The Tomozuru Incident – March 12,1934

IJN Tomozuru

The London Naval Treaty (Treaty for the Limitation and Reduction of Naval Armament) of April 16, 1924 set limits on construction of new naval capital units for the Royal Navy, United States Navy, Imperial Japanese Navy, French Navy and Italian Navy hopefully avoiding a naval arms race – one of the causes of World War One. Capital ship ratios of 5:5:3:1.75:1.75 (US Navy, Royal Navy, Japanese Navy,French Navy and Italian Navy respectively), infuriated the Japanese and forced them to discontinue the 8 – 8 Program (eight battleships and eight battlecruisers) that sought to provide a navy able to take on the United States Navy – already thought of as the most likely threat.

The solution chosen: pack new hulls with as much weaponry as possible. Since a smaller Navy was mandated great efforts were made to design ships qualitatively superior to the United States Navy’s. A series of formidable ships armed to the teeth was the result; among them the Yamato Class. The Japanese were well satisfied with new additions to the fleet until an incident on March 12,1934.

Light cruiser Tatsuta with torpedo boats Tomozuru and Chidori were on exercise early in the morning of the 12th when stormy weather caused them to set course for Sasebo Naval Base.

Between 0358 and 0412 Tomozuru capsized and was found floating capsized early that afternoon with the loss of 100 of the crew. “At the time of its loss, Tomozuru was low on consumables such as fuel or water that would have ballasted it and lowered its centre of gravity. On the other hand, munitions were fully loaded, so the situation was significantly worse than on its sea trials.”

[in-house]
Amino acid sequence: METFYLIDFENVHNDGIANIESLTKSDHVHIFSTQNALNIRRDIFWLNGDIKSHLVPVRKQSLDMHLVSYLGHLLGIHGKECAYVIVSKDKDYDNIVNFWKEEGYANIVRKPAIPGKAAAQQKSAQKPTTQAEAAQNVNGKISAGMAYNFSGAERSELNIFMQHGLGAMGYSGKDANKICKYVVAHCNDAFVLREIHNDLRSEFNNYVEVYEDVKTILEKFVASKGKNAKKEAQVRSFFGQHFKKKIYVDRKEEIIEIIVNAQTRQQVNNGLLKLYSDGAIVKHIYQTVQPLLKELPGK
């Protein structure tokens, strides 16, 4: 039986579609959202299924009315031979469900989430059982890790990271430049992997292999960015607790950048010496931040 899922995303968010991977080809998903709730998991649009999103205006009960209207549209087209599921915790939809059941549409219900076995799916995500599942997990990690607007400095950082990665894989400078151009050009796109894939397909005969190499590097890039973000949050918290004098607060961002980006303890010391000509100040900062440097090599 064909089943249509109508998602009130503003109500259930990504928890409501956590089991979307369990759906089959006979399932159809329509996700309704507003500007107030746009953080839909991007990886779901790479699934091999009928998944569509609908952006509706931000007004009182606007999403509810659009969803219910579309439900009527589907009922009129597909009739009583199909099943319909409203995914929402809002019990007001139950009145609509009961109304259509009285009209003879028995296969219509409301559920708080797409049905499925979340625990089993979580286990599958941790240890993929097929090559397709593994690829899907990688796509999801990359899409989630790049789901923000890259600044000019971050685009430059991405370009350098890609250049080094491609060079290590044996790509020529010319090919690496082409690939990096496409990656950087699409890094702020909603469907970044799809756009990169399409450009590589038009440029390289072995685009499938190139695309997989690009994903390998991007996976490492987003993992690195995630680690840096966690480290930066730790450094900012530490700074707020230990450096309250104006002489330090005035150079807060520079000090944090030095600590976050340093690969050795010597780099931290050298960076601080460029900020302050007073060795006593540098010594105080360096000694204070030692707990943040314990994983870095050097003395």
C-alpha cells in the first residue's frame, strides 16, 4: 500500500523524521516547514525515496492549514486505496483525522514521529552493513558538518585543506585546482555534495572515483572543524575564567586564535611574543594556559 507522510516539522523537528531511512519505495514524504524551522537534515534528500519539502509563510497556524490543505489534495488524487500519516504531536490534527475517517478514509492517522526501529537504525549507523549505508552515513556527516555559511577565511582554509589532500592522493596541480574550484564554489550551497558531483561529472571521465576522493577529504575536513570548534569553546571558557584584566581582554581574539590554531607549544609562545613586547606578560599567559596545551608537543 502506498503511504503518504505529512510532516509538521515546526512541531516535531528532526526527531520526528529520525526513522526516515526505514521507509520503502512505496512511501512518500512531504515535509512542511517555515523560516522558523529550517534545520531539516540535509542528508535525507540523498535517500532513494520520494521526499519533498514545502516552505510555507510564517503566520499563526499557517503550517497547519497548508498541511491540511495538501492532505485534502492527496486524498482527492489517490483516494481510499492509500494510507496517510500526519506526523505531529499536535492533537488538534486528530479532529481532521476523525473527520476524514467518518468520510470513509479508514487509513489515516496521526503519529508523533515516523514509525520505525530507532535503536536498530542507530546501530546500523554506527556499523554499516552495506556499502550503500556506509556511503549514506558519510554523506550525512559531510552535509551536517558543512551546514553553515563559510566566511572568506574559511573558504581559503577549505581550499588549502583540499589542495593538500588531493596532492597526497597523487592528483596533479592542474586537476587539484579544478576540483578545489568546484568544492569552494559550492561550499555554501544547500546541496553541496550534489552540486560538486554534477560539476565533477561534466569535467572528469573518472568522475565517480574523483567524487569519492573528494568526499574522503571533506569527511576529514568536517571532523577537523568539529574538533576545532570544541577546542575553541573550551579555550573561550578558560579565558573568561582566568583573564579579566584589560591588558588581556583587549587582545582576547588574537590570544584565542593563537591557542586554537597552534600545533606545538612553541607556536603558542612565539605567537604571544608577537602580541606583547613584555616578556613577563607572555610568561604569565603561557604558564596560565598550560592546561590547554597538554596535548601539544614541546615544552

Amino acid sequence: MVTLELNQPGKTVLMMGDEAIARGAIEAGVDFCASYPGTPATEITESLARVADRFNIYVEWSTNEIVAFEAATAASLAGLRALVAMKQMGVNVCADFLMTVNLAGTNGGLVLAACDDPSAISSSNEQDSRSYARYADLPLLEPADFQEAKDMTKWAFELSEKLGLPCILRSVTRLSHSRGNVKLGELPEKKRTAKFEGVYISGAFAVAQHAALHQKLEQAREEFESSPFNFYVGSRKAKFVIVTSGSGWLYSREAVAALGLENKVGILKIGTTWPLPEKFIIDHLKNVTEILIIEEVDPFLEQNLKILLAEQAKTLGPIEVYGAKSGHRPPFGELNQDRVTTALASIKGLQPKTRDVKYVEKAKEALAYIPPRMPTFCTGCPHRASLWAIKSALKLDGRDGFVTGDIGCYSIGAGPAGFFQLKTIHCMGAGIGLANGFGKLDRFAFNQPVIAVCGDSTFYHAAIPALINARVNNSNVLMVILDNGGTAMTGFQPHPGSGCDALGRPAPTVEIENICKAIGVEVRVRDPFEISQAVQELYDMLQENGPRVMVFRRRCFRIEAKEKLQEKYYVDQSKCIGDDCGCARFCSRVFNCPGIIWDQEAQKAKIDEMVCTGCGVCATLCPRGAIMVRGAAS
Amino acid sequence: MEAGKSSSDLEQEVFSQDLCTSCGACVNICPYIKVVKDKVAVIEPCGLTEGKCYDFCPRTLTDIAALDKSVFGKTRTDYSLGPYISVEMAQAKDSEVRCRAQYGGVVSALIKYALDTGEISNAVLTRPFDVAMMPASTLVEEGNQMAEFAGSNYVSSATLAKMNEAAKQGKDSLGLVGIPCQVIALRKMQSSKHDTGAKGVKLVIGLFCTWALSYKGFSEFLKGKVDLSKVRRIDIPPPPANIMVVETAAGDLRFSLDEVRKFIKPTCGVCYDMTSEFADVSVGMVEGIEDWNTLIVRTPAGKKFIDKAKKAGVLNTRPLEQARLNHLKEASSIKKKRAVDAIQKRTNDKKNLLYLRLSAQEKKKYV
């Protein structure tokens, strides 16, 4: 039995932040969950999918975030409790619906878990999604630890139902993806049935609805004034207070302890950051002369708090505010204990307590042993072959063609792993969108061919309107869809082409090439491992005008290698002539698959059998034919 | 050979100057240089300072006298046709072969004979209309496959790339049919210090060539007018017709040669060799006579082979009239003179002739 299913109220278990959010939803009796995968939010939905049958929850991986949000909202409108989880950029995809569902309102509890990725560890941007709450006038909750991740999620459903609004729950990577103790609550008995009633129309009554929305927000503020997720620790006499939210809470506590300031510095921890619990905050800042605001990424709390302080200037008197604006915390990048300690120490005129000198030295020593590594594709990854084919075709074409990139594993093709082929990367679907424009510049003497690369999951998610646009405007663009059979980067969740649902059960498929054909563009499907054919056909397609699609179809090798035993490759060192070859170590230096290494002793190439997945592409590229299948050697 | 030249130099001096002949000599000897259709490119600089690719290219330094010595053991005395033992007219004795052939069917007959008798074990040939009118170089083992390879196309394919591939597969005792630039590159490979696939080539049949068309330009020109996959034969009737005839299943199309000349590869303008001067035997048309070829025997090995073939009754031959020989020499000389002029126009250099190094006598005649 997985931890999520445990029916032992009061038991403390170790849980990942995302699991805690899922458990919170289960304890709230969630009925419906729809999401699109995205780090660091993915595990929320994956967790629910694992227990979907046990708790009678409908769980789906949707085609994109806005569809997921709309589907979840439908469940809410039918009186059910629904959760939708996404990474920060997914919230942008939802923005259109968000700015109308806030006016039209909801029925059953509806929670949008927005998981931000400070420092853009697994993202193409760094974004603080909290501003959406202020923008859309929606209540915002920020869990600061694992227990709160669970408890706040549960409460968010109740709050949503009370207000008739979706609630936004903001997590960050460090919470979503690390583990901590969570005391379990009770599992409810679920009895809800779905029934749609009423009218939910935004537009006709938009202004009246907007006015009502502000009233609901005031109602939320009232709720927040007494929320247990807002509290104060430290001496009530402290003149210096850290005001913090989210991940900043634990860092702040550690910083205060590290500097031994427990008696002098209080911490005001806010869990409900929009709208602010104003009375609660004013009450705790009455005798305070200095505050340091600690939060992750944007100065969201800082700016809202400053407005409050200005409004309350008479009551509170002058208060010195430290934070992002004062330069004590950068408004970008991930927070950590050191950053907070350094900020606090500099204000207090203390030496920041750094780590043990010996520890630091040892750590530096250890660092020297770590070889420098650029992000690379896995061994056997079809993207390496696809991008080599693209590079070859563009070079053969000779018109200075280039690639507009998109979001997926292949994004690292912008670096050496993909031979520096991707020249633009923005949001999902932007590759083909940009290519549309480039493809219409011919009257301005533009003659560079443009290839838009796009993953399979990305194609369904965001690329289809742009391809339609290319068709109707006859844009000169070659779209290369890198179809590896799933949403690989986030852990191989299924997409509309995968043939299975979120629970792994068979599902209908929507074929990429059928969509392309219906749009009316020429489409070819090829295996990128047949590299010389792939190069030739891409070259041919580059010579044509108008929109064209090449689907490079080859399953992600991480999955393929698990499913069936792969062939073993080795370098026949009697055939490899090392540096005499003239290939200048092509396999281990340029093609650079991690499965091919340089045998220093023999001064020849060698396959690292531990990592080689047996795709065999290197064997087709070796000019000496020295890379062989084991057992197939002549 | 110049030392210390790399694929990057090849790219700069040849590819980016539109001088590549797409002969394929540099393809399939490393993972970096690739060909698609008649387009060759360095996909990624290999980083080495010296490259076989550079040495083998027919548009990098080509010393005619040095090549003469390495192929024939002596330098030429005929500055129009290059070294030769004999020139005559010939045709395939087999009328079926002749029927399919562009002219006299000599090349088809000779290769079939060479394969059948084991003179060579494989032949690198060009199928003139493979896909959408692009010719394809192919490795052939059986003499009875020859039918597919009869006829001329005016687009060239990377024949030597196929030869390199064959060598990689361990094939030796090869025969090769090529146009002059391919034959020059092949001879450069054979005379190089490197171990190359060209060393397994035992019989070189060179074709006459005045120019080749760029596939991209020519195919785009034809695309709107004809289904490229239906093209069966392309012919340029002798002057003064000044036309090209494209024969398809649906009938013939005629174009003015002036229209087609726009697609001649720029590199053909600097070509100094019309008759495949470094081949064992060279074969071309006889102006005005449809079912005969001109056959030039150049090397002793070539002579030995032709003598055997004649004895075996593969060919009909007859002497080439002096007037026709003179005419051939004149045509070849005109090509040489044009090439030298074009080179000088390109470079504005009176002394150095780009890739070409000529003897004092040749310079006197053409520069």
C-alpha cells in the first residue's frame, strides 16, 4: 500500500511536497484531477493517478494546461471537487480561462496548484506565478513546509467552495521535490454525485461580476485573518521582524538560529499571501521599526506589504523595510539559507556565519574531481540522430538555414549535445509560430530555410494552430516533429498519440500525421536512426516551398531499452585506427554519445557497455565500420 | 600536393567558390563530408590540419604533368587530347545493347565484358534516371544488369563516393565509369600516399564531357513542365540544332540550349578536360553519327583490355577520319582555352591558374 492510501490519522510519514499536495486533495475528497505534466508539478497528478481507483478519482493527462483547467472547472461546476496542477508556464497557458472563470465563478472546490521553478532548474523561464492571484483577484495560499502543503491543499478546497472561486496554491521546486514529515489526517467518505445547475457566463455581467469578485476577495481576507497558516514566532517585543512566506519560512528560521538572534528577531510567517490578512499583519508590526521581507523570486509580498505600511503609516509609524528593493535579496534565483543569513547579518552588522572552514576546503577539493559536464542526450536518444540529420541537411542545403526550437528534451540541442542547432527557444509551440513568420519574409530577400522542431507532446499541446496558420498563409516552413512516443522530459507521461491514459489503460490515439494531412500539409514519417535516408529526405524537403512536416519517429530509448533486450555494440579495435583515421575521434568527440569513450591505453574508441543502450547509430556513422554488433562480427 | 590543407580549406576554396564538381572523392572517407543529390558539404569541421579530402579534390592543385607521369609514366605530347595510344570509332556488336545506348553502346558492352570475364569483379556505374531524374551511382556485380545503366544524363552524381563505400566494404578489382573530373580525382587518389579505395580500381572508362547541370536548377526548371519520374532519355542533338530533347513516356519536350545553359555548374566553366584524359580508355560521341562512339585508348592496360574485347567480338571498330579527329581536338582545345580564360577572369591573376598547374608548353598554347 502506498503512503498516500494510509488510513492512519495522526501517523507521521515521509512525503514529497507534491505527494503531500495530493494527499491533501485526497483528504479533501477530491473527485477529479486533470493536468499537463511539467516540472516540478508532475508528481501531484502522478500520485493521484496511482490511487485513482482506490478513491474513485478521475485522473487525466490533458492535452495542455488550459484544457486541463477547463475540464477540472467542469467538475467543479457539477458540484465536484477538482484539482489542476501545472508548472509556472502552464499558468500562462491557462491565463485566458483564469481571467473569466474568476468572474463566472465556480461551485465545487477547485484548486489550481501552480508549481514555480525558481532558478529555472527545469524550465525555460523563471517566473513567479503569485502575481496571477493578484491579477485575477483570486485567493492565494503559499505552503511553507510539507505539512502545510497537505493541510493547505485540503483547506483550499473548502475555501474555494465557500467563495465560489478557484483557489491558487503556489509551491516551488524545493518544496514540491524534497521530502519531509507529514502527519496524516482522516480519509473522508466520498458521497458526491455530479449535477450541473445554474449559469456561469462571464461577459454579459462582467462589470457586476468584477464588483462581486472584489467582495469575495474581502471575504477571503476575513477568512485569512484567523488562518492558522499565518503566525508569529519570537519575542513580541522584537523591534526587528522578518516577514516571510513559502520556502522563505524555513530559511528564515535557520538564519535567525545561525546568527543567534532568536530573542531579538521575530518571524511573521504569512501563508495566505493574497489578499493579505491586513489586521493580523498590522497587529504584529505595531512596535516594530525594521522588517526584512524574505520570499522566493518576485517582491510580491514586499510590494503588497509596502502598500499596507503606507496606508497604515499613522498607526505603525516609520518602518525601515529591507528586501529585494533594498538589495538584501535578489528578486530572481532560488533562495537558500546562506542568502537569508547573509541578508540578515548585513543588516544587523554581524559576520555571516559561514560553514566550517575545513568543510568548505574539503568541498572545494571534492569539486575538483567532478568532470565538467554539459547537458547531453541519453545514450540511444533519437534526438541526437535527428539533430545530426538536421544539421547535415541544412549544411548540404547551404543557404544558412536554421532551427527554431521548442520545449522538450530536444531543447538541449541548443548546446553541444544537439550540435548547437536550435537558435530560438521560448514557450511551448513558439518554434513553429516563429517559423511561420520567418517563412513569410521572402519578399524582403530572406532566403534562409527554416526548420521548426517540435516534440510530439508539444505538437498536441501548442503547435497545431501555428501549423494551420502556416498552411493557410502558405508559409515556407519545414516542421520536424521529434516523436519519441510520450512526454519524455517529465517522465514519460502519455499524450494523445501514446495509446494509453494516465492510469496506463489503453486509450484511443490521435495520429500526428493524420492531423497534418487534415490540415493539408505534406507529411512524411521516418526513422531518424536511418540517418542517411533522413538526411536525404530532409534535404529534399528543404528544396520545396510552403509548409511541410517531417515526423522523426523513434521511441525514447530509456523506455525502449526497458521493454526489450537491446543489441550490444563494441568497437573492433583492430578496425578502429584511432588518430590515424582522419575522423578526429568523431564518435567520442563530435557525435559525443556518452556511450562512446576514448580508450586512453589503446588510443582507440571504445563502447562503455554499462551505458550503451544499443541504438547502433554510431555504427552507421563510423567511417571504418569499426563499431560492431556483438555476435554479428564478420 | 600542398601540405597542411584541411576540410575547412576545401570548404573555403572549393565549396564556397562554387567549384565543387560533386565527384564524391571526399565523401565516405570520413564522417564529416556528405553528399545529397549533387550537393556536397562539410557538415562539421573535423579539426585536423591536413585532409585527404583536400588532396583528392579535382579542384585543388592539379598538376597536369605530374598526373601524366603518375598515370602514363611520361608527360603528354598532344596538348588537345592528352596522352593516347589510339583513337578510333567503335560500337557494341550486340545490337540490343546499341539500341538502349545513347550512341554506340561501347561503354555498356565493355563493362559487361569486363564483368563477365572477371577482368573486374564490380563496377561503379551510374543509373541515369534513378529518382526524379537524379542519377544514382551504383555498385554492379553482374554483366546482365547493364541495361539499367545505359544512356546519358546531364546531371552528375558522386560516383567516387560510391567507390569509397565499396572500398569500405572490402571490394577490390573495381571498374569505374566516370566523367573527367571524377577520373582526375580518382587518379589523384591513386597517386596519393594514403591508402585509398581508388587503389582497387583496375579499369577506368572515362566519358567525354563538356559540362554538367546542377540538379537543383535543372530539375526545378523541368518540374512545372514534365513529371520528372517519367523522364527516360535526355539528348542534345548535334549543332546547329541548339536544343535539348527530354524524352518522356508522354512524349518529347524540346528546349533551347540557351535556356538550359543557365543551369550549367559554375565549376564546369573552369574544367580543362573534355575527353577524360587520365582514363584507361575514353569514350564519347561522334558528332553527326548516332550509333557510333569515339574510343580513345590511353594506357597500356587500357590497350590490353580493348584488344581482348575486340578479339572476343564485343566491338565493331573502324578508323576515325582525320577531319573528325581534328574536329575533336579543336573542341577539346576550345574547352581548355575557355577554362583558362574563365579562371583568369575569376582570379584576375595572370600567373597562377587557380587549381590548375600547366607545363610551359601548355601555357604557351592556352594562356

Tomozuru’s loss sent a chill through the IJN’s naval architects. Her capsizing showed deficiencies in Japanese ship design as Tomozuru, a torpedo boat, had a weapon suite close to a destroyer with a light aluminum superstructure and a pronounced tendency to roll in heavy weather.Efforts were made to lower centers of gravity on ships in question: torpedo bulges were added.

Metacentric Center in line (G) at left. Out of line at right.

The metacentric height (GM) is a measurement of the initial static stability of a floating body. It is calculated as the distance between the centre of gravity of a ship and its metacentre. A larger metacentric height implies greater initial stability against overturning.

The following suffered from Tomozuru’s design flaws: aircraft carrier Ryuho, Mogami Class cruisers suffered strained hullsamd broken welds – main armament was changed and bulges added. Fubuki, Akatsuki and Hatsuharu Class destroyers, submarine tender Taigei and various classes of minelayers, minesweepers and patrol craft.Takao Class CA’s as well as other heavy cruisers with large super structures and heavy armament went back to the yards for modification. “The incident “severely challenged Japanese assumptions over the stability of their warships and prompted a major review of the design of all Japanese warships.”